18 March: Earth Observation (EO) based emergency mapping for local and regional risk management, 2:30pm CET

How can emergency mapping, through the Copernicus Emergency Management Service system, aid in crisis management?

SERTIT’s rapid mapping service, operational 24/7/365, provides crisis management stakeholders with maps of the extent and impact of natural, technological and humanitarian disasters on affected territories in just a few hours.

SERTIT manages and produces geo-information during emergency mapping activations for user communities in the Copernicus Emergency Management Service system (Rapid Mapping and Risk & Recovery Mapping), the International Space and Major Disasters Charter, for local and regional risk management players, and the insurance world.SERTIT works to evolve rapid mapping and plug the gaps in the services. Hence, SERTIT is involved in developing solutions for: storm damage mapping (3D), fire mapping with thermal and 3D data, flood and especially urban flood mapping, systematic lake monitoring and ground movement.

This webinar will provide an overview of how SERTIT’s rapid mapping service works and will share results and developments. Join us for an informative webinar for civil protection authorities and natural disaster managers at all administrative levels and for particular industries.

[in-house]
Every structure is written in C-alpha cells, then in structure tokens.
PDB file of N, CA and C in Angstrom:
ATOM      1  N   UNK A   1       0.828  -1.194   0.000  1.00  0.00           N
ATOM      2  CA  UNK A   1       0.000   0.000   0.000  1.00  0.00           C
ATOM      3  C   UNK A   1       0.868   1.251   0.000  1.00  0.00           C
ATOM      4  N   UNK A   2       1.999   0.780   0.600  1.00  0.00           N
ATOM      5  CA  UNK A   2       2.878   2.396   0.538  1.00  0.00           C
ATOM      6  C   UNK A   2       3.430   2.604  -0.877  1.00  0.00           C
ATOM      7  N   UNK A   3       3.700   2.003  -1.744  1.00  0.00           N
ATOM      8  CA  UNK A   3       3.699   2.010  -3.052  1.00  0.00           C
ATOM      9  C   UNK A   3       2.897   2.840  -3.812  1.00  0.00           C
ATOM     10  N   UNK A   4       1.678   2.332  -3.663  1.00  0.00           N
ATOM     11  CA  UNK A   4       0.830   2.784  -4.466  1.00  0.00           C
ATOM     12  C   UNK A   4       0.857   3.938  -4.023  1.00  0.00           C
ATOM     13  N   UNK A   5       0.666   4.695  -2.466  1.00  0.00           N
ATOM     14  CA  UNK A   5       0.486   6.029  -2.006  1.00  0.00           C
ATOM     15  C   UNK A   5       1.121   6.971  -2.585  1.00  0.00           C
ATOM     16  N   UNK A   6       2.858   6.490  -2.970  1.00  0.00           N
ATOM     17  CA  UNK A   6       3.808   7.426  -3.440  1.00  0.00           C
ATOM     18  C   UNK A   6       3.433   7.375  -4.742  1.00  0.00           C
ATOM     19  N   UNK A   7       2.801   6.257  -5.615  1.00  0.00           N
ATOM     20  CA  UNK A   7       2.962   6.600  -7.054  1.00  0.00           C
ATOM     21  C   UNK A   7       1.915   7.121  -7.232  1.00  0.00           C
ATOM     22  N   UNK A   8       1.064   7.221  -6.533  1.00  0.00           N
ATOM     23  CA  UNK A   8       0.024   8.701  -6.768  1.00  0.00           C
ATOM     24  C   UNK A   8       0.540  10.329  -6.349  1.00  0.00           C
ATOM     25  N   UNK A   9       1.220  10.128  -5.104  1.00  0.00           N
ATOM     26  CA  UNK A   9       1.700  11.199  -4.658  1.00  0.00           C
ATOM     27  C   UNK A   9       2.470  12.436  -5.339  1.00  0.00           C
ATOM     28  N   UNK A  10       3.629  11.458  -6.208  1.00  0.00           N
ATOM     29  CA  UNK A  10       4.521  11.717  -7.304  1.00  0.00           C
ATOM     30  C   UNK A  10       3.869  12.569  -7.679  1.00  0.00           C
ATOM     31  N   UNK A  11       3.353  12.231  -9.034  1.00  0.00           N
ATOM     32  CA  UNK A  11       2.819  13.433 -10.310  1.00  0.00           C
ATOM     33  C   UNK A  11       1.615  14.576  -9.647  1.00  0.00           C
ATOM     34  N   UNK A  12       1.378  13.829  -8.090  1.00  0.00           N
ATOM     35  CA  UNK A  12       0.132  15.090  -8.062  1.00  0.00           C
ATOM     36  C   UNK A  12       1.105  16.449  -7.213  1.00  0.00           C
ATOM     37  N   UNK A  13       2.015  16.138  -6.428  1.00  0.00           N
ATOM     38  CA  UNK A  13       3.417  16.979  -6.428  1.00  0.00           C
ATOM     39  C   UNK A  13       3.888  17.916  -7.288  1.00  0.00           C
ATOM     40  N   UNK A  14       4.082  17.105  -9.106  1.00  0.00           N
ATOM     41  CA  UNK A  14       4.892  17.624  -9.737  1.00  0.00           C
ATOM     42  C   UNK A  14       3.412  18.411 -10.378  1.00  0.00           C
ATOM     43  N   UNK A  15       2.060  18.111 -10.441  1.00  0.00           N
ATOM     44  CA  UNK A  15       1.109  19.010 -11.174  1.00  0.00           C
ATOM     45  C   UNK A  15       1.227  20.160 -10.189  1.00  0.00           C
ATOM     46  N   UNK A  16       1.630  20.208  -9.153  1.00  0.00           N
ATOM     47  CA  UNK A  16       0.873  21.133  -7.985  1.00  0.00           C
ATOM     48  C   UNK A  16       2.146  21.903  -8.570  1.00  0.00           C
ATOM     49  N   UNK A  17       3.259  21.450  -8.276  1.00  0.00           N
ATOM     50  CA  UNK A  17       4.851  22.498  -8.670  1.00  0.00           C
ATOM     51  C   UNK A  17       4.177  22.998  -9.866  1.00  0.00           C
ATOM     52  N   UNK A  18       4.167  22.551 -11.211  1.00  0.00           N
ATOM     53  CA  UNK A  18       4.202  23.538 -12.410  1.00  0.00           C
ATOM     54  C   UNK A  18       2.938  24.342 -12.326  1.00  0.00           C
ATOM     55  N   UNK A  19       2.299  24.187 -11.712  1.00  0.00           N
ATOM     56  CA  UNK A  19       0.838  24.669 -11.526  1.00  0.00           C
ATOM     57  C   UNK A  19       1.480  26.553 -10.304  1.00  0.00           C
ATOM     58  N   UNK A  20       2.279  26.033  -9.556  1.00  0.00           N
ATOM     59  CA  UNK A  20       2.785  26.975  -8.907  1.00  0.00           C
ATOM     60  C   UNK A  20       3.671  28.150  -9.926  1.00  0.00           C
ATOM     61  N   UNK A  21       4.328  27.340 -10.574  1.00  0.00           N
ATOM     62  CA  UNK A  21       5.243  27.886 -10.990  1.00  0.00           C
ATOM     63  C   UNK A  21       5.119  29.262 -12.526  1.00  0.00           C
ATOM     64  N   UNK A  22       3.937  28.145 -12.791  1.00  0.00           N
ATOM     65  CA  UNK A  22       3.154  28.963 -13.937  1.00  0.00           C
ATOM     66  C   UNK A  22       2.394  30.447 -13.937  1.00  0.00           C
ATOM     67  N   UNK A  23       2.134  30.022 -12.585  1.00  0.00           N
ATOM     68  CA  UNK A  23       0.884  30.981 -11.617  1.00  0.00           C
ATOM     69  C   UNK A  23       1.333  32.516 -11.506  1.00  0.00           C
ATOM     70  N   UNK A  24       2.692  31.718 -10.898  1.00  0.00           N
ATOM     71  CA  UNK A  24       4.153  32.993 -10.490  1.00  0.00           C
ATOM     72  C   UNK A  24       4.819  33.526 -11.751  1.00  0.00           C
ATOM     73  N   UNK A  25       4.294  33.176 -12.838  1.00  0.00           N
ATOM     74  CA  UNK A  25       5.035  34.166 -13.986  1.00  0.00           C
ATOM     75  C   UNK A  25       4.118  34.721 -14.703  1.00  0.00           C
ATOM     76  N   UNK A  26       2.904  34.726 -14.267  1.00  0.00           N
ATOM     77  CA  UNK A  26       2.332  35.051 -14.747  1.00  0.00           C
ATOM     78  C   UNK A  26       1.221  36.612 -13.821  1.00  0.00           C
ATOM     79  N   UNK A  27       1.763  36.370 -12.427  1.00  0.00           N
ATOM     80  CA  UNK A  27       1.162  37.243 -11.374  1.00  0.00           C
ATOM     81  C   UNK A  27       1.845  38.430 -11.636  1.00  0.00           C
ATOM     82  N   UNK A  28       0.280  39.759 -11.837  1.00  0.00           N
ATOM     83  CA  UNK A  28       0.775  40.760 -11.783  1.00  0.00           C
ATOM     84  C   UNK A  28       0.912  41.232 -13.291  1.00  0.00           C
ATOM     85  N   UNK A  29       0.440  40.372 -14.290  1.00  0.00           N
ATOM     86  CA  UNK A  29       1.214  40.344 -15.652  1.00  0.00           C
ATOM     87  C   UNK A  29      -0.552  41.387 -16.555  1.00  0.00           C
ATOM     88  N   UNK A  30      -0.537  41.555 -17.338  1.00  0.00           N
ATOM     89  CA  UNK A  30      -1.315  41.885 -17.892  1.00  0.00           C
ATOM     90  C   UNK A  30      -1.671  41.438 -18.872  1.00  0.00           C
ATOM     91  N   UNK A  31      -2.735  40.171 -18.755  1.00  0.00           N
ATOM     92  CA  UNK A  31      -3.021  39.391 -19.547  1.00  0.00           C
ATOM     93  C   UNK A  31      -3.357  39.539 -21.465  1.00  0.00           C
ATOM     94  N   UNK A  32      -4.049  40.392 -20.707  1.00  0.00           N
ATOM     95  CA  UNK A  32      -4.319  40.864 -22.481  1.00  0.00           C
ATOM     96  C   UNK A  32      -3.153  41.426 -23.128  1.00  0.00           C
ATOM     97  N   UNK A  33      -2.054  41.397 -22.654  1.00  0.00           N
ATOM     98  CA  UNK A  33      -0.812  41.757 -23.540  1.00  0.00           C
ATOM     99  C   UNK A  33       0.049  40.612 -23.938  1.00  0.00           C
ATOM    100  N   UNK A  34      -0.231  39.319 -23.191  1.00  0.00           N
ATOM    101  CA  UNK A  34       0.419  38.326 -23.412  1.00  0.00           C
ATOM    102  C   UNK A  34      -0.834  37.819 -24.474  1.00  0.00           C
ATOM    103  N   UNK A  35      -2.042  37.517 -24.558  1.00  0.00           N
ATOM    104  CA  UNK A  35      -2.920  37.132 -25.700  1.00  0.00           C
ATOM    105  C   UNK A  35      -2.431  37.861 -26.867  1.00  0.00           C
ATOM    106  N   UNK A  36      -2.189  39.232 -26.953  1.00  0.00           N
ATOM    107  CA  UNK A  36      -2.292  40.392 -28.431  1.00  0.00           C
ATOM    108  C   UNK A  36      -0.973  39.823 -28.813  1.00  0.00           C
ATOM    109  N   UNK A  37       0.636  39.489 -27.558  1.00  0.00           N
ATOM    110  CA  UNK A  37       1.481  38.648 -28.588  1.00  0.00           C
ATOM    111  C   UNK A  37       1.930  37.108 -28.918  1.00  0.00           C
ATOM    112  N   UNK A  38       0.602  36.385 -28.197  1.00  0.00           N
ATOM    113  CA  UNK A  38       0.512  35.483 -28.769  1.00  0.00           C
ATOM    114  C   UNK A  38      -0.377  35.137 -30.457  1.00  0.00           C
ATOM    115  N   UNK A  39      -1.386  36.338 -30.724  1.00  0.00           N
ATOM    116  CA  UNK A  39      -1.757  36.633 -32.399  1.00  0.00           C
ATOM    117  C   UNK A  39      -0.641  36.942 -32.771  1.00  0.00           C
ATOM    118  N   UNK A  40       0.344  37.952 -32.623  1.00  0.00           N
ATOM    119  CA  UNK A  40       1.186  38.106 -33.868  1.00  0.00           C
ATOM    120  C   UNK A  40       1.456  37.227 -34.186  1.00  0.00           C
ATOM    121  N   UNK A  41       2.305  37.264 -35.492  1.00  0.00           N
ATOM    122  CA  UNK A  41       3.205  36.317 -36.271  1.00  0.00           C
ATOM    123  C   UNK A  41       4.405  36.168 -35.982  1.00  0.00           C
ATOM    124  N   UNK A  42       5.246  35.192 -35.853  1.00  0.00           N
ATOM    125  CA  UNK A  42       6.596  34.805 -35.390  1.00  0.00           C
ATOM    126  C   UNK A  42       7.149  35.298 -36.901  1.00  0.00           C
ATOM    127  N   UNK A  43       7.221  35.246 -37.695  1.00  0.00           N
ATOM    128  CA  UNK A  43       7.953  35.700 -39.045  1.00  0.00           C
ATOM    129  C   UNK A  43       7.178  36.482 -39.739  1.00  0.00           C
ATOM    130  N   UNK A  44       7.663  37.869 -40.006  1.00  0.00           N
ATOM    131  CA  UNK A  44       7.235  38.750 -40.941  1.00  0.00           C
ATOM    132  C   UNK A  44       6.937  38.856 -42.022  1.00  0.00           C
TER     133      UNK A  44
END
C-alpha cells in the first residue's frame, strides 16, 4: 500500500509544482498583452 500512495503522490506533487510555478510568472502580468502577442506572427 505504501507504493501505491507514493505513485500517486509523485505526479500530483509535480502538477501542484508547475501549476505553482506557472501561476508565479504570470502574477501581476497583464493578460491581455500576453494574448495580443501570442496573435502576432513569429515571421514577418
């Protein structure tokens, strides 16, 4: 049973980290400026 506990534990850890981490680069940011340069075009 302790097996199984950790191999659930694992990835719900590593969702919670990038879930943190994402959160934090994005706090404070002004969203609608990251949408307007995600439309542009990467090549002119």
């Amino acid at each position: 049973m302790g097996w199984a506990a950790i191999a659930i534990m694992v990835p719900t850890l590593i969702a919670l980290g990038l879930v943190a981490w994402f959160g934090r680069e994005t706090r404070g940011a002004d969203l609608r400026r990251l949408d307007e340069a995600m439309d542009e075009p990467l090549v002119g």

Presented by


Stephen Clandillon

Director of SERTIT, ICube Laboratory
Stephen Clandillon is Director of SERTIT, ICube Laboratory, Strasbourg, France. He is a key player in the field of risk management using satellite imagery and more particularly emergency mapping. Co-Head of the rapid mapping service and hyperactive by nature, Stephen has, during his career, managed and participated in a multitude of European and international projects dedicated to risk management. He has contributed to the influence of the service since its creation in 2000, in particular within the European Copernicus Emergency Management Service system (Rapid Mapping, Risk & Recovery Mapping) and the International Charter “Space and Major Disasters"